After years of hard work planning, LeBron James officially opened up his I Promise public school in Akron, Ohio and right out of the gate, it’s clear that this is no ordinary public school. The school opened to 240 third and fourth-graders who make up the inaugural student body and along with getting to say they go to a school founded by the best basketball player on earth, each student will be receiving free uniforms, a free bicycle, and free food and drinks for breakfast and lunch.
Of course, the school isn’t just being praised for its cool perks; The school’s curriculum will be designed to provide the best education possible for students who are in danger of falling behind at a young age. To make sure students are retaining what they will be learning, James’ school will have longer days than most schools along with the school year beginning when most schools are still out for summer.
Additionally, the school has prioritized quality in their staff. Along with the typical teachers one might expect at a public school, the I Promise school will have four intervention specialists, an English as a second language teacher, and a tutor for struggling students. The I Promise school is also aware that many kids in impoverished communities struggle with a lack of after-school activity, which is why the school is prioritizing providing opportunities for students to engage in after-school programs.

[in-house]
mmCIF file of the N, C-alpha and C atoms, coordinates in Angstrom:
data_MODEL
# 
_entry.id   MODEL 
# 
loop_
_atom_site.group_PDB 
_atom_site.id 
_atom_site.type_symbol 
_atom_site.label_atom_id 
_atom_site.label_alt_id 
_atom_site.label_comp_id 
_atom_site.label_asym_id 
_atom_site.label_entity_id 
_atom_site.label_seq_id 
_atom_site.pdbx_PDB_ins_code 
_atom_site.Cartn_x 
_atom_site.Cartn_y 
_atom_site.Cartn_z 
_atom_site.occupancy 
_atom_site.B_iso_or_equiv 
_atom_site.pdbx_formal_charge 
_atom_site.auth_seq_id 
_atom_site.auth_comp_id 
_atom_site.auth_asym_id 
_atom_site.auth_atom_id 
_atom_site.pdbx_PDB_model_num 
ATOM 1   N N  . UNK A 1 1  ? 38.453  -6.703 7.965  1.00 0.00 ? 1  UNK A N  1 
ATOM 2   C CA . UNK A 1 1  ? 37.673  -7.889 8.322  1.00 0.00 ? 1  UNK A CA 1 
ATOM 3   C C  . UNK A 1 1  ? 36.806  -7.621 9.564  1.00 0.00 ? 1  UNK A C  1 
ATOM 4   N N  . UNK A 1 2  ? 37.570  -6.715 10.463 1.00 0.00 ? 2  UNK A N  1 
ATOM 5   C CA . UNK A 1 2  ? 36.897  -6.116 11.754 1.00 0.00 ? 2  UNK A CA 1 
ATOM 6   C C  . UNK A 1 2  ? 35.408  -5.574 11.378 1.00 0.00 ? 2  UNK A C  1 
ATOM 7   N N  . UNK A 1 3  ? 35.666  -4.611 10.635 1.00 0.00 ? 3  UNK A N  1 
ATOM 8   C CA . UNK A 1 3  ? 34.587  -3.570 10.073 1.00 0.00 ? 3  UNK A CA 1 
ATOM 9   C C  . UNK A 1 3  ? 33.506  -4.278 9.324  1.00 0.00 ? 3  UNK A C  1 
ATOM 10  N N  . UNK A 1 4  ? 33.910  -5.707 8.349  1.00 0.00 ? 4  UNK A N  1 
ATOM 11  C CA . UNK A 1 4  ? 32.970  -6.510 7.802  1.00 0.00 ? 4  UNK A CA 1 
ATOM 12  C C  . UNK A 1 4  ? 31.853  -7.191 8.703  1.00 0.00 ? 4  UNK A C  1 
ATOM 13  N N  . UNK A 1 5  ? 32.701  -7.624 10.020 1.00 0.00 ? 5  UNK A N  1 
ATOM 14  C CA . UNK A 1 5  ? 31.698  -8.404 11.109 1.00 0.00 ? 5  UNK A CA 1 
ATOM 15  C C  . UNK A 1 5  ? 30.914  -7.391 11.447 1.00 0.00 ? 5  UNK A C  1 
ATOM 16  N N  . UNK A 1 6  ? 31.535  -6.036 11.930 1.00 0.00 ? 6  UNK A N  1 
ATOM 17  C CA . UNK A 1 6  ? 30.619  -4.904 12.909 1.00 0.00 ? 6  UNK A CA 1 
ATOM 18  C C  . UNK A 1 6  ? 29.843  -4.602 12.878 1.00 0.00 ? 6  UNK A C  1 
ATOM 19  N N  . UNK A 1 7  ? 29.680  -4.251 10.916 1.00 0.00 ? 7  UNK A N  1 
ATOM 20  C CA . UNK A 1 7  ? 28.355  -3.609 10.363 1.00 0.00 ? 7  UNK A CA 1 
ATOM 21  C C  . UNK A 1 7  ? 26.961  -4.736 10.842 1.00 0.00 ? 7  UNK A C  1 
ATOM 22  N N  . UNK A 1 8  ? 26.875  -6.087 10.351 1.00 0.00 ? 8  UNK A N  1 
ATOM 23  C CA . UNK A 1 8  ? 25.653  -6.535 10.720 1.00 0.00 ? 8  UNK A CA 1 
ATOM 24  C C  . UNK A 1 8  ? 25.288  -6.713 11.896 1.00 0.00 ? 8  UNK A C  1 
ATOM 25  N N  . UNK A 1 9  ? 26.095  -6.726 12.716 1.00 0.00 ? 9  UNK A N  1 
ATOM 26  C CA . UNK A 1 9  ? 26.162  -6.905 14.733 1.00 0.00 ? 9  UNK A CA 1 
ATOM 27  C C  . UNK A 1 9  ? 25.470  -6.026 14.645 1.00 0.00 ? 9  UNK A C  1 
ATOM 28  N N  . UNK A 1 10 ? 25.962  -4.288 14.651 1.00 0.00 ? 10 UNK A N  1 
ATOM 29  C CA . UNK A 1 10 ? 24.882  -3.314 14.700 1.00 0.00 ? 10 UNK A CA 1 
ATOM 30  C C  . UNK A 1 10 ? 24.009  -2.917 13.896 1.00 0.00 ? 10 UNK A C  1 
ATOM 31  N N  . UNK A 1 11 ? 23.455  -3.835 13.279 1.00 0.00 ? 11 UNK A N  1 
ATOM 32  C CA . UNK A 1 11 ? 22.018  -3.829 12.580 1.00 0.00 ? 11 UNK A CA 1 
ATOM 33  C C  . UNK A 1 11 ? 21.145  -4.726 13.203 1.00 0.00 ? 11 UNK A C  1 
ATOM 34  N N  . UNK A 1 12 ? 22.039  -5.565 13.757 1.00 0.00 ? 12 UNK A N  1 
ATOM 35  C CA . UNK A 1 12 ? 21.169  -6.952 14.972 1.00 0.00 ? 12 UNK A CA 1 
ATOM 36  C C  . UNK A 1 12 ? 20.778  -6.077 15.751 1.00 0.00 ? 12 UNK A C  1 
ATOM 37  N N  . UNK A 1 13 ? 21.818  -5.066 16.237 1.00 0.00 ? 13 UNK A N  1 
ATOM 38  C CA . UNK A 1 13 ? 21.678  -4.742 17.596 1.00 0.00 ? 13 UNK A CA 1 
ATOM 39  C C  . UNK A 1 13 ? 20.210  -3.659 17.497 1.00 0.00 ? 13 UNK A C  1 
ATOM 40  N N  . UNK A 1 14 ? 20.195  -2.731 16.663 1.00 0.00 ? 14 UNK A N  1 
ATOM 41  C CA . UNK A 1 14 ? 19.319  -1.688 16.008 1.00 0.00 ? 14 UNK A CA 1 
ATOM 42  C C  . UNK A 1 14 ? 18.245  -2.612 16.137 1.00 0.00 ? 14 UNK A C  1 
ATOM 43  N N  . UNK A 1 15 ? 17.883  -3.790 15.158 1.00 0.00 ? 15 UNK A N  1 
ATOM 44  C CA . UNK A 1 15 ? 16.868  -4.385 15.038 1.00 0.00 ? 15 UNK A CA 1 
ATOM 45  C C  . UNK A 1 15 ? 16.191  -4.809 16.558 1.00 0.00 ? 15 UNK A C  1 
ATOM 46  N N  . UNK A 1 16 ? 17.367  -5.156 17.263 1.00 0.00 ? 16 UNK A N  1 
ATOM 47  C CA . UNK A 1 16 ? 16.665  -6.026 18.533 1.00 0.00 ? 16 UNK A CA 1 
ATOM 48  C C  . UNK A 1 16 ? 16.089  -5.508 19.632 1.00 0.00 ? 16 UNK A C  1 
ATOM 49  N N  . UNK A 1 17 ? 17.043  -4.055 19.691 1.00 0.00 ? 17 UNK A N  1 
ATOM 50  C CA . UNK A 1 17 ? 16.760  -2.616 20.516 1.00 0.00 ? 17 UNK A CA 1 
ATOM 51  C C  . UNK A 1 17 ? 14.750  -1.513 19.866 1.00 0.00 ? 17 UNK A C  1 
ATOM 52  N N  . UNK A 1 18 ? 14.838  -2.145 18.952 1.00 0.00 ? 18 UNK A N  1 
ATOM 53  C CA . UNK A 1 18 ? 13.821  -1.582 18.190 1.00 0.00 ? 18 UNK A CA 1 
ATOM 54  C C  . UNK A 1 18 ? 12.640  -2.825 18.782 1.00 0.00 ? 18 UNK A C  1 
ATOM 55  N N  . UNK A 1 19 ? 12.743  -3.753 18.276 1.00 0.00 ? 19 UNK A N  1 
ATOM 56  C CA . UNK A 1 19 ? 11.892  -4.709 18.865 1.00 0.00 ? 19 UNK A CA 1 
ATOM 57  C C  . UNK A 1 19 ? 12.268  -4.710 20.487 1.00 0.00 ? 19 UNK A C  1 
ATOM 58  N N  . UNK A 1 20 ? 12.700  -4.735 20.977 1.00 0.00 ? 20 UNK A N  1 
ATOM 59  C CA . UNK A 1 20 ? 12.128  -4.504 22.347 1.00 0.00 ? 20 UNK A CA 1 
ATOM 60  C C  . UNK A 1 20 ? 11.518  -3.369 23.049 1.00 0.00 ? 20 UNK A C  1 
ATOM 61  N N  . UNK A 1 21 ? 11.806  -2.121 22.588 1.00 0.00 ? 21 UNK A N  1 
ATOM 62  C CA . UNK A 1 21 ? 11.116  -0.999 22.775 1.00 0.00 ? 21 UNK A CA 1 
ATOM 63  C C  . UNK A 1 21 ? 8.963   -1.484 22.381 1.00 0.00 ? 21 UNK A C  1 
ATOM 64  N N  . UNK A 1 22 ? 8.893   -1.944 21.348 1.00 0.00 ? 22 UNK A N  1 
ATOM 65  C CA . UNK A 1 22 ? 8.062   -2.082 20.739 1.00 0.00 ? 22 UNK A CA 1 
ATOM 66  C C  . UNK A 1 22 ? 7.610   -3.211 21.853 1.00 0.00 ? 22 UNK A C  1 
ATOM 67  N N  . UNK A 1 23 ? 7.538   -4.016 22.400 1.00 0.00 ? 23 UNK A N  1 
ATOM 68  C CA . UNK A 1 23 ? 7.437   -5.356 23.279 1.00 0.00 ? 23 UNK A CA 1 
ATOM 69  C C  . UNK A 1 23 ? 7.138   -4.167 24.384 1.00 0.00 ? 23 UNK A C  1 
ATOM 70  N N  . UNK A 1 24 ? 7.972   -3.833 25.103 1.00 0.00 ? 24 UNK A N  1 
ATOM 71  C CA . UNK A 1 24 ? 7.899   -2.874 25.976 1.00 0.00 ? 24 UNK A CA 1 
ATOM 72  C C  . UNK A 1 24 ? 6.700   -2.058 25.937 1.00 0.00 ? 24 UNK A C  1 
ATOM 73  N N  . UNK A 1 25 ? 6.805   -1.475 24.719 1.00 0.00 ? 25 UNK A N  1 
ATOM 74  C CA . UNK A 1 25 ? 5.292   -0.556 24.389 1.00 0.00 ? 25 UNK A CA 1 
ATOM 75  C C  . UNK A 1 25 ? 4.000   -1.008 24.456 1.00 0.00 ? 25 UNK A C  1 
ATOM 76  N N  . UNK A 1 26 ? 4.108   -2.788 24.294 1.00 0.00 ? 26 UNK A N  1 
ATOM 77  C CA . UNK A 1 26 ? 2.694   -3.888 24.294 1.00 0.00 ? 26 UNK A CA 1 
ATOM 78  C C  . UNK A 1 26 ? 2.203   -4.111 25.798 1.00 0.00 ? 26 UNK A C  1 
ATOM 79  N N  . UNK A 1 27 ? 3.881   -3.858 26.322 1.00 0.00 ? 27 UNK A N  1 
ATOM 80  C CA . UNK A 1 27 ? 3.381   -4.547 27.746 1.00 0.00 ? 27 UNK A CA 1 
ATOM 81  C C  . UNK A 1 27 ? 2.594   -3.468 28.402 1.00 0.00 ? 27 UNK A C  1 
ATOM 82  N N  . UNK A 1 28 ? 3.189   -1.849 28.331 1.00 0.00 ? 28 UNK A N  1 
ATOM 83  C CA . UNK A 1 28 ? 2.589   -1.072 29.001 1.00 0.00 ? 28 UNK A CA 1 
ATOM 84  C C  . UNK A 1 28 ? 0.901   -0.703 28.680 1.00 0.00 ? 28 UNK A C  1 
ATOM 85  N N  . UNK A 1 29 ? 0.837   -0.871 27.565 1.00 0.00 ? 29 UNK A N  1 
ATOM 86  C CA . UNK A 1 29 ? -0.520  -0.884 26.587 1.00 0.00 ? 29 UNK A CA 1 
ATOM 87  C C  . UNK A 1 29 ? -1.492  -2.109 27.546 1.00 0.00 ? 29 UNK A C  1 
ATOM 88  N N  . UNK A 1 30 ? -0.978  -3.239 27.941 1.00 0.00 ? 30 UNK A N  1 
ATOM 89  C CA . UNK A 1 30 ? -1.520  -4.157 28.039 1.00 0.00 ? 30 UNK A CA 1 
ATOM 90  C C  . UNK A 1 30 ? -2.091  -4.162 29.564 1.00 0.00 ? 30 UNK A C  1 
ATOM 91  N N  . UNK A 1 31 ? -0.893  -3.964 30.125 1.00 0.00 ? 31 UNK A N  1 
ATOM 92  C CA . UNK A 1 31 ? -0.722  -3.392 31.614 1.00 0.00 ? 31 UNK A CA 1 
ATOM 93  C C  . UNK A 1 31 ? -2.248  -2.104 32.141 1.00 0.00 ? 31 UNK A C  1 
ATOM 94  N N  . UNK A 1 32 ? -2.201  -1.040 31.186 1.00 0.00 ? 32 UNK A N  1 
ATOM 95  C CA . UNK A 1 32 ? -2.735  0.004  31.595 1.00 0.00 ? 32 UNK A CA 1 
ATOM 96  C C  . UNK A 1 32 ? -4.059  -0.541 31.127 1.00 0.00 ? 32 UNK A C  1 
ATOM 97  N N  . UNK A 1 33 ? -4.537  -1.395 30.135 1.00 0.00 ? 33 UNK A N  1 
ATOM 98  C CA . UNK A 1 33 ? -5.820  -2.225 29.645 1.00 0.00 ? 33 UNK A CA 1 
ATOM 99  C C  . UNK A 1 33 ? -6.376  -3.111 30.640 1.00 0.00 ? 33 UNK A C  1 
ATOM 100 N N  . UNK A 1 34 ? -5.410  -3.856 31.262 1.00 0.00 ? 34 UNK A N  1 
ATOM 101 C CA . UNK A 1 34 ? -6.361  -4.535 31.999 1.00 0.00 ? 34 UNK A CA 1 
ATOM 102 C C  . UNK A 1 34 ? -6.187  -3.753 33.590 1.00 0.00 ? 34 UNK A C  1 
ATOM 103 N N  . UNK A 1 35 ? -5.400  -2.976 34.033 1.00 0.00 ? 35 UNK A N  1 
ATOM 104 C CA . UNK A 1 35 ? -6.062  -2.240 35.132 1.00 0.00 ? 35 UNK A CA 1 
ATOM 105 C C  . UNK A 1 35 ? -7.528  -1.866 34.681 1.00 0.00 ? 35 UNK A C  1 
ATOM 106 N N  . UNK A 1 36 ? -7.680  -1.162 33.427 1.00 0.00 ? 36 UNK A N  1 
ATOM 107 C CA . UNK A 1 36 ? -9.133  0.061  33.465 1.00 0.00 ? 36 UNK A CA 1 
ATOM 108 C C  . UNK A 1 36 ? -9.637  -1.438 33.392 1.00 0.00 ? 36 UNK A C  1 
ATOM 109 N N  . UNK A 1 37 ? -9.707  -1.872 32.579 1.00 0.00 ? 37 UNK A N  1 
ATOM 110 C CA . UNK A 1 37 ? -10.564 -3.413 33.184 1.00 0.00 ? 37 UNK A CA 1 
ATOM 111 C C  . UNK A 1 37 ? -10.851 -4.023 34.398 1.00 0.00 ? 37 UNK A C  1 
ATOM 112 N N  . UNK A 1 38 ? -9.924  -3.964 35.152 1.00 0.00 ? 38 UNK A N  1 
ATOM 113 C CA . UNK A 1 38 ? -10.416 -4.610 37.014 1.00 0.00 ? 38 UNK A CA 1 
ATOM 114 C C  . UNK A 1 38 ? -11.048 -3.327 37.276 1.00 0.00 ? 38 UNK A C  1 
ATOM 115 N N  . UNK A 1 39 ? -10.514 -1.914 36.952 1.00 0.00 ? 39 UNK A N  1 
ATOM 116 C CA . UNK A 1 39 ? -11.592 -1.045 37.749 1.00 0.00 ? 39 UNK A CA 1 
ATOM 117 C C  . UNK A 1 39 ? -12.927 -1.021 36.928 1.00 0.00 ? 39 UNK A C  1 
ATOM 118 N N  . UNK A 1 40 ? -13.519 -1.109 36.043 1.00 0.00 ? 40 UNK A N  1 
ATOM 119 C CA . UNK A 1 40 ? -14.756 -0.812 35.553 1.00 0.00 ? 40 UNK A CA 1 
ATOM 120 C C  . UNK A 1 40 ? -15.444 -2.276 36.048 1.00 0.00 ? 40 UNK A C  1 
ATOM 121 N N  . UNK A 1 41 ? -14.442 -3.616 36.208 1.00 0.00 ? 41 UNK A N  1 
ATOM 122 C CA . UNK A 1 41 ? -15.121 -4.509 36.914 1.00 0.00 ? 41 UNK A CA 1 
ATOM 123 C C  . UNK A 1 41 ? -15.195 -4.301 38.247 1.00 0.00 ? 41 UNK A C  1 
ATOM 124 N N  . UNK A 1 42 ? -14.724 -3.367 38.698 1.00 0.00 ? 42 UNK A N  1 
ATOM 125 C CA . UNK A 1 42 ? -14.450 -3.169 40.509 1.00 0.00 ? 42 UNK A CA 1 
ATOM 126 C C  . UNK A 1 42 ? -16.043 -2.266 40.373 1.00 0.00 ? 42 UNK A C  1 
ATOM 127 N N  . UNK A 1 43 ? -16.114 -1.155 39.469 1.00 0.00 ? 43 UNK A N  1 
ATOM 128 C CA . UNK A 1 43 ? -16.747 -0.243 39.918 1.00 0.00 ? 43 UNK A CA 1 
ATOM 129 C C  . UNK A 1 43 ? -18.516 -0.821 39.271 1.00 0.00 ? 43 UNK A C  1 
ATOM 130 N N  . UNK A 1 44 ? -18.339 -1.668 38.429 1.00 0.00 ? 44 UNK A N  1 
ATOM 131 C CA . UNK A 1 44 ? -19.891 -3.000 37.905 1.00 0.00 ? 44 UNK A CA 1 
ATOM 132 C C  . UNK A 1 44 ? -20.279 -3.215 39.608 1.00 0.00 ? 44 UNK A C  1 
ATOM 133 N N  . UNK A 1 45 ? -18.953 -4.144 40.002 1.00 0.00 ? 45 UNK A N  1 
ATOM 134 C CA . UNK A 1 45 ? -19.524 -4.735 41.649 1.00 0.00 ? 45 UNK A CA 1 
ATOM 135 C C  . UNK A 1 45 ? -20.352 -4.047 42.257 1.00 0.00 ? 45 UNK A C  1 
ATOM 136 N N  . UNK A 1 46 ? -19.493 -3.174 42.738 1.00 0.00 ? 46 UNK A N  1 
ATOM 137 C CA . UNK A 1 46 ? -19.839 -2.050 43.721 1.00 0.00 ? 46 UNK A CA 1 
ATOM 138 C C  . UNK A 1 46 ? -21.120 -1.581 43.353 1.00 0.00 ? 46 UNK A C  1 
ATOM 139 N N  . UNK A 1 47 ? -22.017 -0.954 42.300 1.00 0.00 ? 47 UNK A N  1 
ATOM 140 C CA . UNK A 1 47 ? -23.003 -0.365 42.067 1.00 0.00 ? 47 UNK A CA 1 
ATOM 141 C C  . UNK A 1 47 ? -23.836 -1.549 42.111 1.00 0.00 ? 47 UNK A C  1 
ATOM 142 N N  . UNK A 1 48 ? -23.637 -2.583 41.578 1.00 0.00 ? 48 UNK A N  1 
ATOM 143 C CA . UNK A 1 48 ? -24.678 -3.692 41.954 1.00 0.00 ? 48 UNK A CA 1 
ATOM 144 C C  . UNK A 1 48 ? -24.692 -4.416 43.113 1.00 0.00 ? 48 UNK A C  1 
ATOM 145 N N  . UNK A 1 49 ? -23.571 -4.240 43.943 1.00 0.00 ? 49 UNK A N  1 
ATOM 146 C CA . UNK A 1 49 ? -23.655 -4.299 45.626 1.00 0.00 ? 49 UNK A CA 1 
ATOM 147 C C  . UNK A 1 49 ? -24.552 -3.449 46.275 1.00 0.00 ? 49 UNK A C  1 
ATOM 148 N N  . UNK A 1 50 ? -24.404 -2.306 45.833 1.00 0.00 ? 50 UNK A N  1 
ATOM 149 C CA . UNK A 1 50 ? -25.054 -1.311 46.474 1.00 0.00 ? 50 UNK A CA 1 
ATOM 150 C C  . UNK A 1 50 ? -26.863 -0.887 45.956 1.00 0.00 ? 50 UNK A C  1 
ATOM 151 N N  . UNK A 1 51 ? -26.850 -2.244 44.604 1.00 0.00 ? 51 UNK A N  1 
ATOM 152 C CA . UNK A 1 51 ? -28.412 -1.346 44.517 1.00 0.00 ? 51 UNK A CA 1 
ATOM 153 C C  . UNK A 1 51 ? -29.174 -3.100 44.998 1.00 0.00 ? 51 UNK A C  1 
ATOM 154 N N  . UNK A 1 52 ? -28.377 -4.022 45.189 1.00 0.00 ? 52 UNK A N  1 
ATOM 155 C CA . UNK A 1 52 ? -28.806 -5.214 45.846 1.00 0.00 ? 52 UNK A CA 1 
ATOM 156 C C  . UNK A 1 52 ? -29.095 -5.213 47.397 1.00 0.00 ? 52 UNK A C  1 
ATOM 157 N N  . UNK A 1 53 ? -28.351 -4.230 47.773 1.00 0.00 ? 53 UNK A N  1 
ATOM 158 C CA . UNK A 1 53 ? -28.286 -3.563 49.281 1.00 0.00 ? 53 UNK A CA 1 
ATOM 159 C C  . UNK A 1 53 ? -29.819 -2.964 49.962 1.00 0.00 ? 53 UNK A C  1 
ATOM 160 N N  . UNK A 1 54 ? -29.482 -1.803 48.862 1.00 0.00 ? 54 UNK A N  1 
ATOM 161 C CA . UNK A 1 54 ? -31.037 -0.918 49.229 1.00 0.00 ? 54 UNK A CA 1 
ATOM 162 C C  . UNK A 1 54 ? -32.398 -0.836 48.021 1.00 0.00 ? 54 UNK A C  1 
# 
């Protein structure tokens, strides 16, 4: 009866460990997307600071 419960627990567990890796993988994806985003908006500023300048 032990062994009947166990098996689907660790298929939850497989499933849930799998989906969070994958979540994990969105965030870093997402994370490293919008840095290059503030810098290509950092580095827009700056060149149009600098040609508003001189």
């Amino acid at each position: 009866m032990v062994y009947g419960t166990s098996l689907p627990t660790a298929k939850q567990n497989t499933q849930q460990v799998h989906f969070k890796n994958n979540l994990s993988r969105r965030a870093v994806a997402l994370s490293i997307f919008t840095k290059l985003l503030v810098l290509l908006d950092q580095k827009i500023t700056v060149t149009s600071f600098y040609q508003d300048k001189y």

But James isn’t just looking to provide support for his students, he wants to support their parents as well. The school provides multiple services for parents, including job placement assistance, GED courses, and an on-site food bank, which will allow parents to take home food that is easy to prepare for family meals.
And that’s not all. According to Cleveland.com, each day students will have some form of social-emotional learning and will be encouraged to participate in a “supportive circle” after lunch, which is meant to help students regain focus to do quality work in the afternoons. During the summers, students will also be able to participate in a seven-week summer session that will include STEM-based camps.
As a three-time NBA champion and the winner of four MVP awards, James is unquestionably one of the most accomplished athletes of all time. But according to James, his legacy on the court is nothing compared to what the school means to him.
“Walking these hallways and seeing, when I was driving here, just the streets that I walked, some of the stores are still up when I was growing up,” James told ESPN. “It’s a moment I’ll never forget — and hopefully the kids, starting with the 240 kids that we have going in here right now starting today, will never forget it, either.”